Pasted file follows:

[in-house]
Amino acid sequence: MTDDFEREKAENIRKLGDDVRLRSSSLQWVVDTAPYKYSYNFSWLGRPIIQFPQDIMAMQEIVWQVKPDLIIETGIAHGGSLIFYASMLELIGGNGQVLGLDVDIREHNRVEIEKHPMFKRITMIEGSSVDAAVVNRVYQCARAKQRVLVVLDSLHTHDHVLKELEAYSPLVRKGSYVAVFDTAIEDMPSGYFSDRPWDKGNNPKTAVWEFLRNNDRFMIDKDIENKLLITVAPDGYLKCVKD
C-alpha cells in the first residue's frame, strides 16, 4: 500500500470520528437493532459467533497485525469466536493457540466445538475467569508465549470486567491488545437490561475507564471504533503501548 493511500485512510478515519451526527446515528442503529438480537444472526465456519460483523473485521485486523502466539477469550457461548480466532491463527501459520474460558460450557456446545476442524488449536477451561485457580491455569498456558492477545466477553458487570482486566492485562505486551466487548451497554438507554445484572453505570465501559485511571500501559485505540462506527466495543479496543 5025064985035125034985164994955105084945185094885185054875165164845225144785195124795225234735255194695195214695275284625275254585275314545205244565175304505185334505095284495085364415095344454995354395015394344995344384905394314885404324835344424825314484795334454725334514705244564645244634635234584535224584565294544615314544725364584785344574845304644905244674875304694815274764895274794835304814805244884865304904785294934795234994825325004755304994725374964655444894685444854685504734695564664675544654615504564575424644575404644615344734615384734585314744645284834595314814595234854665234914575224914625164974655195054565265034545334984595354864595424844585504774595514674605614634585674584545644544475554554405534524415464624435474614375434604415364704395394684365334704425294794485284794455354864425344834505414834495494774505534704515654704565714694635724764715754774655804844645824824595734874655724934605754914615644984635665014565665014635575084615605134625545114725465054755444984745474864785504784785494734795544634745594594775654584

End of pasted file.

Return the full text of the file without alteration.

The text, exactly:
[in-house]
Amino acid sequence: MTDDFEREKAENIRKLGDDVRLRSSSLQWVVDTAPYKYSYNFSWLGRPIIQFPQDIMAMQEIVWQVKPDLIIETGIAHGGSLIFYASMLELIGGNGQVLGLDVDIREHNRVEIEKHPMFKRITMIEGSSVDAAVVNRVYQCARAKQRVLVVLDSLHTHDHVLKELEAYSPLVRKGSYVAVFDTAIEDMPSGYFSDRPWDKGNNPKTAVWEFLRNNDRFMIDKDIENKLLITVAPDGYLKCVKD
C-alpha cells in the first residue's frame, strides 16, 4: 500500500470520528437493532459467533497485525469466536493457540466445538475467569508465549470486567491488545437490561475507564471504533503501548 493511500485512510478515519451526527446515528442503529438480537444472526465456519460483523473485521485486523502466539477469550457461548480466532491463527501459520474460558460450557456446545476442524488449536477451561485457580491455569498456558492477545466477553458487570482486566492485562505486551466487548451497554438507554445484572453505570465501559485511571500501559485505540462506527466495543479496543 5025064985035125034985164994955105084945185094885185054875165164845225144785195124795225234735255194695195214695275284625275254585275314545205244565175304505185334505095284495085364415095344454995354395015394344995344384905394314885404324835344424825314484795334454725334514705244564645244634635234584535224584565294544615314544725364584785344574845304644905244674875304694815274764895274794835304814805244884865304904785294934795234994825325004755304994725374964655444894685444854685504734695564664675544654615504564575424644575404644615344734615384734585314744645284834595314814595234854665234914575224914625164974655195054565265034545334984595354864595424844585504774595514674605614634585674584545644544475554554405534524415464624435474614375434604415364704395394684365334704425294794485284794455354864425344834505414834495494774505534704515654704565714694635724764715754774655804844645824824595734874655724934605754914615644984635665014565665014635575084615605134625545114725465054755444984745474864785504784785494734795544634745594594775654584